Before and during the writing of the 1924 romance novel Lillian in the Doorway, I did much research and much consideration on how much to include in the story. I knew the focus had to remain on the romance between Lillian and Jens. Still that romance was nurtured and grew within the plot and setting of the book.
The 1920s was a rich period of time, touched by the aftermath of WWI (or the Great War as it was known then), Prohibition, and the Suffragette movement. The evolution of transportation in the automobile, railroad, and electric streetcars revolutionized travel, cities and trade. The advent of telephones and radios delivered another revolution in communication, entertainment, and social mores. Yet within this maelstrom of change, men and women still worked, loved, and sought a balm of peace.
I wanted to share some of this research because it’s really fascinating. I loved looking into WWI shellshock victims. It gave me a new perspective on those who suffer with PTSD now. And it affected at least one of my characters in Lillian. I was surprised to learn about the red line, electric streetcars, that ran not that many blocks from my house. A wonderful way for my four Americanization teachers to travel between their boardinghouse to the orange ranches.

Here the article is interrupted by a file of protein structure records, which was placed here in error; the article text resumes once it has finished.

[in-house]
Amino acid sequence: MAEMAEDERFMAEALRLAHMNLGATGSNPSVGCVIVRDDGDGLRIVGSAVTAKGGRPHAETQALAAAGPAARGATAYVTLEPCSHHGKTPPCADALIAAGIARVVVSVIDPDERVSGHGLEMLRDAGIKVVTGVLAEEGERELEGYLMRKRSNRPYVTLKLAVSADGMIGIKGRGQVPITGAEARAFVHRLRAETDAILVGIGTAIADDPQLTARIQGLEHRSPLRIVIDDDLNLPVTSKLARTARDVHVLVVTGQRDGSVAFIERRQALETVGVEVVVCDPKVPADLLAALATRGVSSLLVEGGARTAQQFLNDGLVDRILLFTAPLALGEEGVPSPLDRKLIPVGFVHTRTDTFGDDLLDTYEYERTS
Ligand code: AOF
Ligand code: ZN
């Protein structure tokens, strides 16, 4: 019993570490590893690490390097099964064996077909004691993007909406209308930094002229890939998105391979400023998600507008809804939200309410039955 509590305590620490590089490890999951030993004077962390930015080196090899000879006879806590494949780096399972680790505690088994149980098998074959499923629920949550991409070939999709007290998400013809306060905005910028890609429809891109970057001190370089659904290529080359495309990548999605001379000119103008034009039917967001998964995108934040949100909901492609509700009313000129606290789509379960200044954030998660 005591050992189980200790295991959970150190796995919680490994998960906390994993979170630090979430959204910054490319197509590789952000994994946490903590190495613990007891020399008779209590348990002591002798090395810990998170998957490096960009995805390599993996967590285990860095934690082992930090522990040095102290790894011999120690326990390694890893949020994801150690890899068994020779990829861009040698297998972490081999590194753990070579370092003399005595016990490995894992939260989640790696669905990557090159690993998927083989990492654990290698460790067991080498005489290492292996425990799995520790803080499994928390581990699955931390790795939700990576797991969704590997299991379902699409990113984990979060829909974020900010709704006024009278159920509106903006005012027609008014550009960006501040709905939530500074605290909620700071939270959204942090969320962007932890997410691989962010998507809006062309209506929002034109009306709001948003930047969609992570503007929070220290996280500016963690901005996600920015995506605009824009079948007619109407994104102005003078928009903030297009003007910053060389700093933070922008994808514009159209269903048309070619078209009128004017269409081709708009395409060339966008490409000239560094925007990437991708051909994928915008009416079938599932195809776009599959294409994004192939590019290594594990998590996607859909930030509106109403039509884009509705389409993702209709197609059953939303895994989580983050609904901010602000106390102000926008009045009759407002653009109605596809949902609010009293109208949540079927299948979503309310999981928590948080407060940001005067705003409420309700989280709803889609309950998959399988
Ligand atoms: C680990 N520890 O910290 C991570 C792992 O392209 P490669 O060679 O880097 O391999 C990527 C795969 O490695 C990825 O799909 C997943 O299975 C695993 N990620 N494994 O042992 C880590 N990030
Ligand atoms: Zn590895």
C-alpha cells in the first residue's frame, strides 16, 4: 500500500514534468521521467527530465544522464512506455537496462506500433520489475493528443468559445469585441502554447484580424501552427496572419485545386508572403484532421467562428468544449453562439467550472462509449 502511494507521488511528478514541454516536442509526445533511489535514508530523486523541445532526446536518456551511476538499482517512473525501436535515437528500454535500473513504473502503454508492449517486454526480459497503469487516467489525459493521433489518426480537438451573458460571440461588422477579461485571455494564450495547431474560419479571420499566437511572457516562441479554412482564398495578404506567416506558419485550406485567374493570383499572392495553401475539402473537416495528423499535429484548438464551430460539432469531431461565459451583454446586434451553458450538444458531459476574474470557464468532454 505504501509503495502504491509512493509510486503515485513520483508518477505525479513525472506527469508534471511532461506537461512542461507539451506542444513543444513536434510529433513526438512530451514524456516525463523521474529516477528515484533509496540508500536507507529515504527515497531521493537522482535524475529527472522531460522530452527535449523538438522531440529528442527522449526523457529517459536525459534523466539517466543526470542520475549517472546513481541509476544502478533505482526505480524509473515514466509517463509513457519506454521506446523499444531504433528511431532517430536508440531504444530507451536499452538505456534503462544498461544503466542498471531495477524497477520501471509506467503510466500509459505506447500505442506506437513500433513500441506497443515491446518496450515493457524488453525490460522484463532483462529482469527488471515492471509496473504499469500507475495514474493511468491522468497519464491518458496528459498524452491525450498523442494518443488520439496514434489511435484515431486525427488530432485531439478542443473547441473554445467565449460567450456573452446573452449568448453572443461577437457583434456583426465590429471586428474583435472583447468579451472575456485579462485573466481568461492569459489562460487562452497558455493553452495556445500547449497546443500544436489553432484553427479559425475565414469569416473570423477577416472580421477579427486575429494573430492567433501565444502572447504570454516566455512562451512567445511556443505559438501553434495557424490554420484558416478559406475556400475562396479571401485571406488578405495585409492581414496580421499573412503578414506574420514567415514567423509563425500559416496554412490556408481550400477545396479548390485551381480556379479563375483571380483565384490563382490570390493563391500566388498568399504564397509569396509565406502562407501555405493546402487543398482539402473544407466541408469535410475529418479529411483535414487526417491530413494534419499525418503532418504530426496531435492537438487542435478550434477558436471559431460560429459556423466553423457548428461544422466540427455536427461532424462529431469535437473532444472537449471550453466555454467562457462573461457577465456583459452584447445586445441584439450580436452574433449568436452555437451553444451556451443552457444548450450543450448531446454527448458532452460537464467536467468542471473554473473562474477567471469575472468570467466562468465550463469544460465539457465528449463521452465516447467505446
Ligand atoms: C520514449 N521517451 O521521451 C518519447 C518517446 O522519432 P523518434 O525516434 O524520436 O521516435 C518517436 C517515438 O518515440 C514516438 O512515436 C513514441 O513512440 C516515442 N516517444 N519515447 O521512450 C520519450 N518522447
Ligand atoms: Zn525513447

I watched a score of movies filmed in the 20s, immersing myself in language and gestures.
But to the subject at hand … Prohibition gave rise to bootleggers and crime syndicates. Since Lillian fled Chicago after her private detective boss was shot by a politician with ties to the mob, I salted in some details about the syndicate to add some verisimilitude to the narrative. I used Google, Wikipedia, read fiction set in that time period like Mary Castillo’s Lost in the Light, and a wonderful book “Prohibition Madness: Life AND Death in and Around Long Beach, California, 1920-1933” by Claudine Burnett. Hours of reading went into this teeny bit in Lillian in the Doorway:
I’ve heard rumors of Theodore Caldwell and the Chicago Outfit. He’s had breakfast with Hymie Weiss, got his hooch from Torrio before Johnny retired, and Frankie Yale sends him cigars for his birthdays and Christmas.
My hero originally came from Pittsburgh via Heidelberg and Berlin. So I did a spot of research on crime syndicates in Pittsburgh too. I’d done extensive research for the murder of a bootlegger in The Admiral of Signal Hill set in 1922 the previous year, I skimmed those pages to add any local touches I needed for Lillian.
I shouldn’t finish my research summary of Gangsters and Prohibition without mentioning Ken Burn’s documentary Prohibition. I discovered there the origins of the bootlegger term, statistics about drinking during that period and earlier, and the mayhem on city streets caused by both Prohibition and gangsters. Check it out!
Last weekend in an Andalusia, Alabama coffeeshop, a man told me that the town created whisky for the Chicago syndicate during the 1920’s. Interesting how we find gems of information, eh? And that lead me to reading 1915 court documents in the Southern Reporter. Can’t stop the signal!
Note: Lillian in the Doorway by Michelle Dutton will be offered for $1 off till August 14, 2016.